Jupiter (pronounced [ˈdʒuːpɨtɚ] (help·info)) is the fifth planet from the Sun and the largest planet within the Solar System. It is two and a half times as massive as all of the other planets in our Solar System combined. Jupiter, along with Saturn, Uranus and Neptune, is classified as a gas giant. Together, these four planets are sometimes referred to as the Jovian planets, where Jovian is the adjectival form of Jupiter.
The planet was known by astronomers of ancient times and was associated with the mythology and religious beliefs of many cultures. The Romans named the planet after the Roman god Jupiter. When viewed from Earth, Jupiter can reach an apparent magnitude of −2.8, making it the third brightest object in the night sky after the Moon and Venus. (However, at certain points in its orbit, Mars can briefly exceed Jupiter's brightness.)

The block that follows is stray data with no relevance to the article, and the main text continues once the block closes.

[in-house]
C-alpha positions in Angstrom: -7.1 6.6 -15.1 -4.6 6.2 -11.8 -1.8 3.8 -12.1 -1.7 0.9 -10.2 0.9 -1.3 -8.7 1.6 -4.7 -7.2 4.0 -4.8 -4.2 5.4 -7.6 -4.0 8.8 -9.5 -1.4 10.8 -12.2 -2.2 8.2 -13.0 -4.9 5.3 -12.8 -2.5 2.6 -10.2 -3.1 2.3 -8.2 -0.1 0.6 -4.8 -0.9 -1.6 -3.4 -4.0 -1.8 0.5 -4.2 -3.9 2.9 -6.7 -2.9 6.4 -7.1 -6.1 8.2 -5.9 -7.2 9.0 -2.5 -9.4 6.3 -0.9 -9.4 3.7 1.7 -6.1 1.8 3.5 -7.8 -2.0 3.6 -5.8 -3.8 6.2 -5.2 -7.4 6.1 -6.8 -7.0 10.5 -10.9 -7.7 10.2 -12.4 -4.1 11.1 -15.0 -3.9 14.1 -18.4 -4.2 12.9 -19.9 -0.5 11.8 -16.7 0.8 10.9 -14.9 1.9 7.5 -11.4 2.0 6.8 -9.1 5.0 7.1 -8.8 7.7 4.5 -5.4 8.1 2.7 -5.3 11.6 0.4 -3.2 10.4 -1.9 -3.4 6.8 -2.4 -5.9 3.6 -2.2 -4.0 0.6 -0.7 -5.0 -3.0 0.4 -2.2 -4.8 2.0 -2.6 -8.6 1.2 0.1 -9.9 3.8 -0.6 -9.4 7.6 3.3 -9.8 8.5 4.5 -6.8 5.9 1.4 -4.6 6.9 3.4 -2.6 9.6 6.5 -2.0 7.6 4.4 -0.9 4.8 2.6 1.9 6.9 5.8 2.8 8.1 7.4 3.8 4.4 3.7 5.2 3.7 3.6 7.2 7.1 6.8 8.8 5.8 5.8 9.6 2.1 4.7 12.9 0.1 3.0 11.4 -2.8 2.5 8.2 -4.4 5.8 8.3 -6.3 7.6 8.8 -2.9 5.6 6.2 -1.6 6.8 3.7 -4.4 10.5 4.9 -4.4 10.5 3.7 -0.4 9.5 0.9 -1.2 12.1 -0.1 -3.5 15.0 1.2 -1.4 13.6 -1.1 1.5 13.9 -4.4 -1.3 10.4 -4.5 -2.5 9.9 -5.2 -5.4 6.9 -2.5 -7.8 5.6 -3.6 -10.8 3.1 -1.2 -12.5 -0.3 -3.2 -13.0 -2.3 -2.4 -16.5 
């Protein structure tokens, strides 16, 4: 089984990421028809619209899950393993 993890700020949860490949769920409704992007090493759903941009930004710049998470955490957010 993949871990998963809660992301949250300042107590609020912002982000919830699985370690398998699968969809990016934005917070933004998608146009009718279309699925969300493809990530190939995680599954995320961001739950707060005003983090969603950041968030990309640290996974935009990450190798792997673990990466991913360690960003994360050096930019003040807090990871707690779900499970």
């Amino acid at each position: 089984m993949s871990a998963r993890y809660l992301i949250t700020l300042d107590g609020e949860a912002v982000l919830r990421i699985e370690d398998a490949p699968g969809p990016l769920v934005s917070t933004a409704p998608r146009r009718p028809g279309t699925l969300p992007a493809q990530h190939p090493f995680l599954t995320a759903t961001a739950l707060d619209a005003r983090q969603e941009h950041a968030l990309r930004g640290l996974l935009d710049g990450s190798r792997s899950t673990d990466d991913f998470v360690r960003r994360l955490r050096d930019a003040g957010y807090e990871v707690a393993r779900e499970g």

The planet Jupiter is primarily composed of hydrogen with a small proportion of helium; it may also have a rocky core of heavier elements under high pressure. Because of its rapid rotation, Jupiter's shape is that of an oblate spheroid (it possesses a slight but noticeable bulge around the equator). The outer atmosphere is visibly segregated into several bands at different latitudes, resulting in turbulence and storms along their interacting boundaries. A prominent result is the Great Red Spot, a giant storm that is known to have existed since at least the seventeenth century. Surrounding the planet is a faint planetary ring system and a powerful magnetosphere. There are also at least 63 moons, including the four large moons called the Galilean moons that were first discovered by Galileo Galilei in 1610. Ganymede, the largest of these moons, has a diameter greater than that of the planet Mercury.